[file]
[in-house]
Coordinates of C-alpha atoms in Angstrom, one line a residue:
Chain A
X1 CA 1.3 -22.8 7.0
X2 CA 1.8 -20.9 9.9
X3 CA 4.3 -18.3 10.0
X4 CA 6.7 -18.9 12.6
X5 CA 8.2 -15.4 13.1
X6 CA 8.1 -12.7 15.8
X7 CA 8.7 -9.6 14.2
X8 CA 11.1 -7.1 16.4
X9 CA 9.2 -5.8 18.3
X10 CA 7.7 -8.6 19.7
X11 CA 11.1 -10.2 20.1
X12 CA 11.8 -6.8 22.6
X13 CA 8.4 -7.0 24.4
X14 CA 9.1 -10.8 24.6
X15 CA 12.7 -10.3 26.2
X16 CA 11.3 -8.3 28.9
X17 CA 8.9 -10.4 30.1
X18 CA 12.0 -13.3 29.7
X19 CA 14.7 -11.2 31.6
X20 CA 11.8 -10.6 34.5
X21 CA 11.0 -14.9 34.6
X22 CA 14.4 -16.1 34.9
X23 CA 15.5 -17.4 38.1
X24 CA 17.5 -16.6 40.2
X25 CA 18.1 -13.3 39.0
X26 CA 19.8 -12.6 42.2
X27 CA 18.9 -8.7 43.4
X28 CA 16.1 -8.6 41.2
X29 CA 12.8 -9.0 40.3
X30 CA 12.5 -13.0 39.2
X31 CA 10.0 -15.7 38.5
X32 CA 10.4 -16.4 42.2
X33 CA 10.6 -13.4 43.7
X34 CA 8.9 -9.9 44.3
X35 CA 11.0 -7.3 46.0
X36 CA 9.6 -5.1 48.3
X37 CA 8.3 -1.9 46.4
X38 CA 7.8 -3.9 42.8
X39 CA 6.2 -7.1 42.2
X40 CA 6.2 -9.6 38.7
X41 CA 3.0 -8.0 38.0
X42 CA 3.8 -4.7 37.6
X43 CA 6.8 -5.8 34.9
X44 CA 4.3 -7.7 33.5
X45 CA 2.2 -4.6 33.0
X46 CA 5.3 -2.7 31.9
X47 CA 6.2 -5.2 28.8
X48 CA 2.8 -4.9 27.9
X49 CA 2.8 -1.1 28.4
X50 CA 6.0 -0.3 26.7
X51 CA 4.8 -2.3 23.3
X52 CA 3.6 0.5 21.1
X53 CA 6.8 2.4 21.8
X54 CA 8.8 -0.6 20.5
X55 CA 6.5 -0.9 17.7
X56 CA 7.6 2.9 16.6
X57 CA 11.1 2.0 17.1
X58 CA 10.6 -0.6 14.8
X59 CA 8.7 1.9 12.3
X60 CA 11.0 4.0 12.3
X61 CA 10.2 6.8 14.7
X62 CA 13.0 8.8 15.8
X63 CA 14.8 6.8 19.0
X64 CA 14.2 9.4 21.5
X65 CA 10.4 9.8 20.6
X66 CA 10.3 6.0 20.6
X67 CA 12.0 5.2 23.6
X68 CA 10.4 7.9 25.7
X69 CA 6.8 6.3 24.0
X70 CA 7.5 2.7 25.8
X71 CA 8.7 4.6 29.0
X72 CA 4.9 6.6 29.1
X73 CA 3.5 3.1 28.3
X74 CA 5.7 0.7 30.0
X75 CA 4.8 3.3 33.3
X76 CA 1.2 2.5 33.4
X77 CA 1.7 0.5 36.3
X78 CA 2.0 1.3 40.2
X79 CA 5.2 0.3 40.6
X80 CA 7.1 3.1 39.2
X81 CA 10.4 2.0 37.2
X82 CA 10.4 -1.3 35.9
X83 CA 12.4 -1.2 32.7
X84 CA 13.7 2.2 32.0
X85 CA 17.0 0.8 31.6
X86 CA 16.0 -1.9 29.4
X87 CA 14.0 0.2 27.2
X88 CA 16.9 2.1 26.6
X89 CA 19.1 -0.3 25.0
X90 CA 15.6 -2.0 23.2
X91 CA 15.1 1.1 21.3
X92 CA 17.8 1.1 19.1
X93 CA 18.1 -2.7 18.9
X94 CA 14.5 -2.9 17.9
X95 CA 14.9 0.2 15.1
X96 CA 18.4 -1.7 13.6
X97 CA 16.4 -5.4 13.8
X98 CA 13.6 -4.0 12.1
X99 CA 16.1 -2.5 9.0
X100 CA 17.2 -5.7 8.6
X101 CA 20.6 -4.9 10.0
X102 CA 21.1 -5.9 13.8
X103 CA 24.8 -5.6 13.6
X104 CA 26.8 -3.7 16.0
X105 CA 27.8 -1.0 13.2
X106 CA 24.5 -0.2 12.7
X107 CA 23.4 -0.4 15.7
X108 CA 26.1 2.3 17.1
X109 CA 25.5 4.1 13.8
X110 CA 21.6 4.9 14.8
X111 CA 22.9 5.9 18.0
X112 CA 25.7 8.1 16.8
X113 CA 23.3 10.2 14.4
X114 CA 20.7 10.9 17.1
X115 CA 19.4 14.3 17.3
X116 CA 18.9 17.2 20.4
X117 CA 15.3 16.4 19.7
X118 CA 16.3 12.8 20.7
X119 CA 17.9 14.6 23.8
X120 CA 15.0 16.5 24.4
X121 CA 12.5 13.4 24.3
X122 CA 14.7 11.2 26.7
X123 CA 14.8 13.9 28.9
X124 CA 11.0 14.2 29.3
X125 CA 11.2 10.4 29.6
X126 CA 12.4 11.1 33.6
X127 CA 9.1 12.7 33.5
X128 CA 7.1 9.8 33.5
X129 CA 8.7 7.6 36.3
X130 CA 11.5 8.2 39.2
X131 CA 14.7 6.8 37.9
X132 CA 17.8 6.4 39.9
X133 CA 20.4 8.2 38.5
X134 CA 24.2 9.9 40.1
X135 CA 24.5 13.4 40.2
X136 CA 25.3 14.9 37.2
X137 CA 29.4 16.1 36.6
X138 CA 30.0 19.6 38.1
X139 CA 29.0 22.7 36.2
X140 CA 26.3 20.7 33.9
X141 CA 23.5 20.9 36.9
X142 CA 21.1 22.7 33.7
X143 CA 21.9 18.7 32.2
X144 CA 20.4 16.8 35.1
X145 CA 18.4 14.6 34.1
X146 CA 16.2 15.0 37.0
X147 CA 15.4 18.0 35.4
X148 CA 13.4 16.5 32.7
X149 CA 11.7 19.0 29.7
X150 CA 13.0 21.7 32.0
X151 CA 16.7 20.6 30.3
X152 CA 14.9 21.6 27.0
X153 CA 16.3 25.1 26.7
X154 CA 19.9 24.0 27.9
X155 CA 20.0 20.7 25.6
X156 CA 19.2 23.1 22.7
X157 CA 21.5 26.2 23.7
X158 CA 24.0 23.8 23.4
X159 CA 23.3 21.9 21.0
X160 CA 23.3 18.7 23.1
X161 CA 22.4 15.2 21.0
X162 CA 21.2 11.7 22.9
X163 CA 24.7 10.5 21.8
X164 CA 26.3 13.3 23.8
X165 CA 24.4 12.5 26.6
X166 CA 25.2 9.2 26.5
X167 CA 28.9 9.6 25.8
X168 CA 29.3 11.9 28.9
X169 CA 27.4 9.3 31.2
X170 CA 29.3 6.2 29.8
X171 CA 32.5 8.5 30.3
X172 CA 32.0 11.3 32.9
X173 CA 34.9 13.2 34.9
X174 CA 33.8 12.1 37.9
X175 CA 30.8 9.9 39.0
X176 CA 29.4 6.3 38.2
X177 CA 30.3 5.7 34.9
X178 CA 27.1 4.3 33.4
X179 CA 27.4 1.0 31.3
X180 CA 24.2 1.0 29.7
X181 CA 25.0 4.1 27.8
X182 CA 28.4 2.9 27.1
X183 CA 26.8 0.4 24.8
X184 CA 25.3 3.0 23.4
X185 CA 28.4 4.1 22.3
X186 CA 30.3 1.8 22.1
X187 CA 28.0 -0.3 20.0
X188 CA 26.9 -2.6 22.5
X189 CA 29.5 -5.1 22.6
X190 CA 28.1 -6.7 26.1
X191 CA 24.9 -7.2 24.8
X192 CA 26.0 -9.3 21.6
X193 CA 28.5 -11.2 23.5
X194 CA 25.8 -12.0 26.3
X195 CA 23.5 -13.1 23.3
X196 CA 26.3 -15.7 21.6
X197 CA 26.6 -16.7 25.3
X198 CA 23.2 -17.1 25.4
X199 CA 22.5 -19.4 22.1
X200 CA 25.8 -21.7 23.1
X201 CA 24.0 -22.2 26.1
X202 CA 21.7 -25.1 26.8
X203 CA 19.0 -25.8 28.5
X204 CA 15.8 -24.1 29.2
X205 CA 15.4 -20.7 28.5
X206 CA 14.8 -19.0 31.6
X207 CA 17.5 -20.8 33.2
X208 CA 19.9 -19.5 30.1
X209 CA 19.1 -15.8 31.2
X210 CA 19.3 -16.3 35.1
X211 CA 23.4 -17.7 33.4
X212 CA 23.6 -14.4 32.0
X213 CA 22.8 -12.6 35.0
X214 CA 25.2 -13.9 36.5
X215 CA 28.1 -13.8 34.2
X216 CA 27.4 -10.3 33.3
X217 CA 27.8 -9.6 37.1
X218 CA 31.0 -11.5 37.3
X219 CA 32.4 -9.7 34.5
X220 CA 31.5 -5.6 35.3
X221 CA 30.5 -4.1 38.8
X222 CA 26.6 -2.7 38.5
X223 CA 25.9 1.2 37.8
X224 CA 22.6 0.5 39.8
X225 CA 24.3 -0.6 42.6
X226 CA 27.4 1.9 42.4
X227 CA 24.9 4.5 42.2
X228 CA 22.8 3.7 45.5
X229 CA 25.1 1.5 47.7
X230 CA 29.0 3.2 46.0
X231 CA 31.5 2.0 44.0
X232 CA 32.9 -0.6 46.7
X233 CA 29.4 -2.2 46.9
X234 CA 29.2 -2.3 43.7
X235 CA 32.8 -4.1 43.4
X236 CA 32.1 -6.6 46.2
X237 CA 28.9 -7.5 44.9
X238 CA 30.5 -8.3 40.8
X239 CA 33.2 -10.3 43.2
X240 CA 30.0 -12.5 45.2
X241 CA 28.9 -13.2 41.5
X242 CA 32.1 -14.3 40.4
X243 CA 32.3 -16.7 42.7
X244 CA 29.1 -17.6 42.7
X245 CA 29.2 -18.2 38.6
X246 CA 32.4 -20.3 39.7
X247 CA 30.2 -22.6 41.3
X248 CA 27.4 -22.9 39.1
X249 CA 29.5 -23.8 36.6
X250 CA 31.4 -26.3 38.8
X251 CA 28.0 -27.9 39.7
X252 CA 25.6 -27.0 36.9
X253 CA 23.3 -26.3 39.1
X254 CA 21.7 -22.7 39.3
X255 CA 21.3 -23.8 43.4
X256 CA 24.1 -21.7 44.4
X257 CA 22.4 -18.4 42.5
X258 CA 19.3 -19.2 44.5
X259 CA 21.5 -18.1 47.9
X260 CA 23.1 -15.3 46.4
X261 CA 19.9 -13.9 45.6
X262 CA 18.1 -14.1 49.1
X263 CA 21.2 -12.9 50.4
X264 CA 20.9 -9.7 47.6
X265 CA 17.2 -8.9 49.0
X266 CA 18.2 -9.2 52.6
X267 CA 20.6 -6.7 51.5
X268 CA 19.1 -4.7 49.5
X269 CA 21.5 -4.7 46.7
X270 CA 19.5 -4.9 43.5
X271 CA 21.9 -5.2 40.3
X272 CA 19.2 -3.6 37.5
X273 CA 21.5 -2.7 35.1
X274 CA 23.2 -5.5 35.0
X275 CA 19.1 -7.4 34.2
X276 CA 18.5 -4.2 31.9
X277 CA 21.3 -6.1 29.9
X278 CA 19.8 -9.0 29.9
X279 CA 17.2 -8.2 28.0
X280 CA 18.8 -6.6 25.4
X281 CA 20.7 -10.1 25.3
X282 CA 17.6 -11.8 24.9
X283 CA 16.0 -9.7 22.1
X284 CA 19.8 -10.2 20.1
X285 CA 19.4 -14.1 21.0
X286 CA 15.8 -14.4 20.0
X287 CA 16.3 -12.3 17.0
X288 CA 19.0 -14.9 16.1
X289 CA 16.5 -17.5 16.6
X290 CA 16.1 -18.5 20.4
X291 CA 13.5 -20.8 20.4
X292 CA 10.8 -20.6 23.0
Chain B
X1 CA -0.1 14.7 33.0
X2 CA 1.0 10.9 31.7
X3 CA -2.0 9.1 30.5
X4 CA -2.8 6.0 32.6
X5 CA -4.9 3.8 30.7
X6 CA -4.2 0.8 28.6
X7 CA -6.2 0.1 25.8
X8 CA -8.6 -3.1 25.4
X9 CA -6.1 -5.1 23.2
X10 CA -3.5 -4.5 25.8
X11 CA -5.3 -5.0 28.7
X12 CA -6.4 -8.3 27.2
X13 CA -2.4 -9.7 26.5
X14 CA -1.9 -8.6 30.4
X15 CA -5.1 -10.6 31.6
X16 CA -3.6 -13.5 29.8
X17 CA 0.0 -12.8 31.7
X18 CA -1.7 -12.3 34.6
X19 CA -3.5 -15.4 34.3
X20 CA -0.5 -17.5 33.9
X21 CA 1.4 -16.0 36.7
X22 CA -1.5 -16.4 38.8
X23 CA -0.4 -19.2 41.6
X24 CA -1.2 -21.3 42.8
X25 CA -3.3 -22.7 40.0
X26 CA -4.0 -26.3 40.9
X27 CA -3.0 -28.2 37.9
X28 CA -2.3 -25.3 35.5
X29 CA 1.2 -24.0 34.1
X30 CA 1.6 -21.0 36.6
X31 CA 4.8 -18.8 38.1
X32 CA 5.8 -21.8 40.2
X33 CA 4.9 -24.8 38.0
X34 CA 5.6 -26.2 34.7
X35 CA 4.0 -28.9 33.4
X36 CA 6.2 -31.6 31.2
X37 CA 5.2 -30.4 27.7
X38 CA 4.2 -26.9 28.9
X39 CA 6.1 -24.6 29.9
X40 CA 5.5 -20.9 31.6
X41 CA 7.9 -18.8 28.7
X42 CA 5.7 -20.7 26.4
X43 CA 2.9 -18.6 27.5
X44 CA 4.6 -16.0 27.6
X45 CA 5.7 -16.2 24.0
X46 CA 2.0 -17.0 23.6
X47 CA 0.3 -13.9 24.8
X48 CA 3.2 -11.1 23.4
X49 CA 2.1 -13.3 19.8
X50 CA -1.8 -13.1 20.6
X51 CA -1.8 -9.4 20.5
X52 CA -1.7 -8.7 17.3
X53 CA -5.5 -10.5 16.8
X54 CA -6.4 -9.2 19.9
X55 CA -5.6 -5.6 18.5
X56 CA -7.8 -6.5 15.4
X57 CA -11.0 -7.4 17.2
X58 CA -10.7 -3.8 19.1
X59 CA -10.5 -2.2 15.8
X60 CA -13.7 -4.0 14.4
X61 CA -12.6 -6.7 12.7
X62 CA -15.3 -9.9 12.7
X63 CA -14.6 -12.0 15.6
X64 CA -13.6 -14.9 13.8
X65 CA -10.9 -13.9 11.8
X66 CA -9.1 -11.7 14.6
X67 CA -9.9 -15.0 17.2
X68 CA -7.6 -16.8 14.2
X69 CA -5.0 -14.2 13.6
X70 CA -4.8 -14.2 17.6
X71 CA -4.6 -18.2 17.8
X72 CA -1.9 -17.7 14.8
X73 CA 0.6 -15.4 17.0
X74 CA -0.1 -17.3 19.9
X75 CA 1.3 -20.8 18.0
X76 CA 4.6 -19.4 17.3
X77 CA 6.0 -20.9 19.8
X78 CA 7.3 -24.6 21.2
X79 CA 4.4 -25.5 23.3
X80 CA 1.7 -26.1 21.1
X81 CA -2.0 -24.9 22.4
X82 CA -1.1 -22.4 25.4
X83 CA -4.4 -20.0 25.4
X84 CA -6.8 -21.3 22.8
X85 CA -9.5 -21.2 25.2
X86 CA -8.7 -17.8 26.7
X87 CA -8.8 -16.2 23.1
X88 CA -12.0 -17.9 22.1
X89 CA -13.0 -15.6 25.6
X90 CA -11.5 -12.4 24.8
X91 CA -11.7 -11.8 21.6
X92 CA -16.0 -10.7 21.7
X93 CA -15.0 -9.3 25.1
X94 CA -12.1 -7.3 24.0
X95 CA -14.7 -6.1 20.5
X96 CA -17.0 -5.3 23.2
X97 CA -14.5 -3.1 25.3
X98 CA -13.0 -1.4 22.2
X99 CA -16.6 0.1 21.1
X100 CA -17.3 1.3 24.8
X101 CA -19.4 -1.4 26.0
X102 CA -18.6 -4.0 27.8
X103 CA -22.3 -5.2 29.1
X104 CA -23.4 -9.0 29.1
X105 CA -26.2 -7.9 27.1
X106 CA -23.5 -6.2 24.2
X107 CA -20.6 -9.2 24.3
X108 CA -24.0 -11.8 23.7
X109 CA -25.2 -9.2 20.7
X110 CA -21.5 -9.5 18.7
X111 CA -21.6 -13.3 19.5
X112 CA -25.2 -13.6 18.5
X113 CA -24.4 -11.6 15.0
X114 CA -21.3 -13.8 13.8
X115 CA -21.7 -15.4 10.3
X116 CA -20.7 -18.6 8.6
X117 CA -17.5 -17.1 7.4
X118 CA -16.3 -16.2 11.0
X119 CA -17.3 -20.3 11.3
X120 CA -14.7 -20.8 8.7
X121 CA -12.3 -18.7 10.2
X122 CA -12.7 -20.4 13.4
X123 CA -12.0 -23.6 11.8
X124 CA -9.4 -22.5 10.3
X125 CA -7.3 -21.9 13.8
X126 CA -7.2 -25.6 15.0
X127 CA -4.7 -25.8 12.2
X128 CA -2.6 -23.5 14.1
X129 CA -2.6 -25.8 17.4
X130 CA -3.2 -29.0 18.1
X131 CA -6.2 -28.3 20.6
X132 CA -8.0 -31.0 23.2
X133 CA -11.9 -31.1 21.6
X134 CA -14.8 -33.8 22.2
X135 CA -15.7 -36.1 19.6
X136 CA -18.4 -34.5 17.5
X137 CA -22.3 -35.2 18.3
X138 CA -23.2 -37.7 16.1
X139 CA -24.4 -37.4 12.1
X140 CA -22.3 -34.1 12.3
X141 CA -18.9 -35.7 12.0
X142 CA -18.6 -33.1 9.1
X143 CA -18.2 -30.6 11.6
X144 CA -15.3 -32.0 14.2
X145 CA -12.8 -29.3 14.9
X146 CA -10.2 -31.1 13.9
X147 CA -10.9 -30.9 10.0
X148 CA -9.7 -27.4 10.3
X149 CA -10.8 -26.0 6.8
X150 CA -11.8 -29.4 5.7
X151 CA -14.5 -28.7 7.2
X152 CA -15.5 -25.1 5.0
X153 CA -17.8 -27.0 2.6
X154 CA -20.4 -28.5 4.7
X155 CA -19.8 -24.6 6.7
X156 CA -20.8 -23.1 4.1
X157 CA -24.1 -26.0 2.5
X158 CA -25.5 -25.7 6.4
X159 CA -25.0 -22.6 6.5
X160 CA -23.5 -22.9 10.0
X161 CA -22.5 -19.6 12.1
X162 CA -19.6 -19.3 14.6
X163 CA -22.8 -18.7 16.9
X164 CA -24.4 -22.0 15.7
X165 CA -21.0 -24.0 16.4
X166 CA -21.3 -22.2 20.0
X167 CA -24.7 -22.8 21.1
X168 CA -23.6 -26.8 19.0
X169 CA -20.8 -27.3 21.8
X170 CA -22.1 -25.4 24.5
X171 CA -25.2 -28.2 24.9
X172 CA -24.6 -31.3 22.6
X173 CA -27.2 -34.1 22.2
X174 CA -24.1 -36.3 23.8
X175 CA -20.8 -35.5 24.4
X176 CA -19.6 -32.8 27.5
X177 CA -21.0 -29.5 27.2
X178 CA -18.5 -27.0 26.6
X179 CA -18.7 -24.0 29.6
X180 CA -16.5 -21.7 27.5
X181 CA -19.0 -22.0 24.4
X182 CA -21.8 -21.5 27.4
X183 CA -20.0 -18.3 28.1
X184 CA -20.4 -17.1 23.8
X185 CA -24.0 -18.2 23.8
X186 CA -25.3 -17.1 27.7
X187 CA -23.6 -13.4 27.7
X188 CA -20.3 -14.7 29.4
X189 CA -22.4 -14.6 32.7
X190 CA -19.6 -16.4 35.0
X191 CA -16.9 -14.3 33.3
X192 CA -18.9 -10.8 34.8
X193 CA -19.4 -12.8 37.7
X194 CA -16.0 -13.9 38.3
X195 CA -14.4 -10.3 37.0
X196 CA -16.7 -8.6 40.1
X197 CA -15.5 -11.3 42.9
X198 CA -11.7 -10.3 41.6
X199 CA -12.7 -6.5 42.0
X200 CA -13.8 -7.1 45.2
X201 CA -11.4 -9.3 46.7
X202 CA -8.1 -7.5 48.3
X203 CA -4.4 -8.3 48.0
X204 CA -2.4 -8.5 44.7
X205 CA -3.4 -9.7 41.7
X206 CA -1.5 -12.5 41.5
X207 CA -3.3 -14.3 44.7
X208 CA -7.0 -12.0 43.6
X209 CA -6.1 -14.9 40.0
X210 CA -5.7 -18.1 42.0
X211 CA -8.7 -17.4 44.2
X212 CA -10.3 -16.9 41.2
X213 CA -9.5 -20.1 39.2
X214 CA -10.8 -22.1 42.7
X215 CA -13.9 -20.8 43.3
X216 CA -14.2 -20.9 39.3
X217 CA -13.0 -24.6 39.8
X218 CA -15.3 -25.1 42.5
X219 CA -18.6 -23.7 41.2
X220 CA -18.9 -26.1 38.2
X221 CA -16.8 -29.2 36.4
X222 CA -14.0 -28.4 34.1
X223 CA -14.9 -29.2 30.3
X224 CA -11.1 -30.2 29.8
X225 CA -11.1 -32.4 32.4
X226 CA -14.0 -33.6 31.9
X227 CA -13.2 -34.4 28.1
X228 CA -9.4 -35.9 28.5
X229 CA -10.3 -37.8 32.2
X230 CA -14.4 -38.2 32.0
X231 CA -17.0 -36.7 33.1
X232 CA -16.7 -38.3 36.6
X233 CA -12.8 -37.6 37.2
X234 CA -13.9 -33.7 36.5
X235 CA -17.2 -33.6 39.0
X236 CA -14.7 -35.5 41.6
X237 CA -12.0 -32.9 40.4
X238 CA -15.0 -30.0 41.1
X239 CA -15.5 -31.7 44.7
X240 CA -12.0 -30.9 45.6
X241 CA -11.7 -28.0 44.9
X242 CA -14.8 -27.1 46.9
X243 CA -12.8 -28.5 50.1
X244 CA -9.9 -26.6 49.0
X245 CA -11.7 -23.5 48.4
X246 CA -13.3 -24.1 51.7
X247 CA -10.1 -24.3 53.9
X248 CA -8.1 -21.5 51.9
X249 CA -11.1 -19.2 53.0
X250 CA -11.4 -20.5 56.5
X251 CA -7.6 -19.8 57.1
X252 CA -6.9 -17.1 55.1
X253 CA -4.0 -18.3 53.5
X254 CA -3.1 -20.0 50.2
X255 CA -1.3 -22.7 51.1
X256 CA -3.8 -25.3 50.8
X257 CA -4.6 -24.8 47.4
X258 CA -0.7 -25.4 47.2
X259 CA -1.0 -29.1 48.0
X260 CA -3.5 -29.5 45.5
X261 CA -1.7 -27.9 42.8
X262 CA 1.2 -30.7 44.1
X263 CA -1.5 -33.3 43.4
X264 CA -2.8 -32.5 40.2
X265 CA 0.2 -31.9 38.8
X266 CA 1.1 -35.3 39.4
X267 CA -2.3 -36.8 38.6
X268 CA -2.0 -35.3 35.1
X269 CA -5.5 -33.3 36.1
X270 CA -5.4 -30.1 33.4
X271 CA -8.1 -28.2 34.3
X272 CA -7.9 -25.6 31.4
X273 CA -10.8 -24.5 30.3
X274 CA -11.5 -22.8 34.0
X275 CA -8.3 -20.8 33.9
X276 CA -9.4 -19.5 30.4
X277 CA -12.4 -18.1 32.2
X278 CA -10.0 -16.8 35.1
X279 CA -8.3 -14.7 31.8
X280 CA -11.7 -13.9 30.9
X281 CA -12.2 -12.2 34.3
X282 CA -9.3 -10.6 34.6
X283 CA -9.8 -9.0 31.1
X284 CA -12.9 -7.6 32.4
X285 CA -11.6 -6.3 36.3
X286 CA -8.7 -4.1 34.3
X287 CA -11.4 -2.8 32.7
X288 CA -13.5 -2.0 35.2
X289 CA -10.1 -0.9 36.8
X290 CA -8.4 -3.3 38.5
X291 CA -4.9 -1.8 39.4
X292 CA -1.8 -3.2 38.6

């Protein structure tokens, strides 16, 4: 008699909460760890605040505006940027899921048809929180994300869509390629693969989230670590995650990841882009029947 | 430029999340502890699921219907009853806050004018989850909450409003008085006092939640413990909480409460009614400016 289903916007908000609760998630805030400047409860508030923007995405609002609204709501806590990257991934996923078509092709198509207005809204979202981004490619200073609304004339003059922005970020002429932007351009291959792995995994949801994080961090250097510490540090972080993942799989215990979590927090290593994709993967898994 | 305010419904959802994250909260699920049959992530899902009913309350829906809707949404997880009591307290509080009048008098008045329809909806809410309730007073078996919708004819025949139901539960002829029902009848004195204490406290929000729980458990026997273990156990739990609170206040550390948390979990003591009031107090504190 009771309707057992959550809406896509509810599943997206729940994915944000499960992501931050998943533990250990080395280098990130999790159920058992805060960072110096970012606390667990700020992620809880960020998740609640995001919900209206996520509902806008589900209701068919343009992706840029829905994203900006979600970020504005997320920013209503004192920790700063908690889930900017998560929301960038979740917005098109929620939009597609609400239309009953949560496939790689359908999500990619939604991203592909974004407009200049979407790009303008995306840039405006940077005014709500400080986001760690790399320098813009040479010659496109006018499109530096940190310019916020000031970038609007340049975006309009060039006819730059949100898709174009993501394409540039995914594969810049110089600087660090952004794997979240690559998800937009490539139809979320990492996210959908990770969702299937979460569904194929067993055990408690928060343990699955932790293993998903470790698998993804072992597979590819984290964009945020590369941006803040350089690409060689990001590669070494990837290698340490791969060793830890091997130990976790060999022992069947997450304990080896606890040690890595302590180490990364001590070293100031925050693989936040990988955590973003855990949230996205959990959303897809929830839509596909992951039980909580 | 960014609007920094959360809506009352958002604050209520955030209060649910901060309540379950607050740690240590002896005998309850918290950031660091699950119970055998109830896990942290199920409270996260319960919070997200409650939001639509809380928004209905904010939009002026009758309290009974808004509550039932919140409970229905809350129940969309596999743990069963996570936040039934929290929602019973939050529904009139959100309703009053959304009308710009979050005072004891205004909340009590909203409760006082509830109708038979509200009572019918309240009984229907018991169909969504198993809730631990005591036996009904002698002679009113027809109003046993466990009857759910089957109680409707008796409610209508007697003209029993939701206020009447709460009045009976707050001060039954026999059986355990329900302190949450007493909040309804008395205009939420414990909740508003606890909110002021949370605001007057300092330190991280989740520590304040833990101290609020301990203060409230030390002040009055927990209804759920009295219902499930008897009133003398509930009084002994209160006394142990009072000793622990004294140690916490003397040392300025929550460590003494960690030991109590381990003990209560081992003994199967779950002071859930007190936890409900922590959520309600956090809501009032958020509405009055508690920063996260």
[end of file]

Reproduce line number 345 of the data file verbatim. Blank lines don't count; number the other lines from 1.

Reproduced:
X49 CA 2.1 -13.3 19.8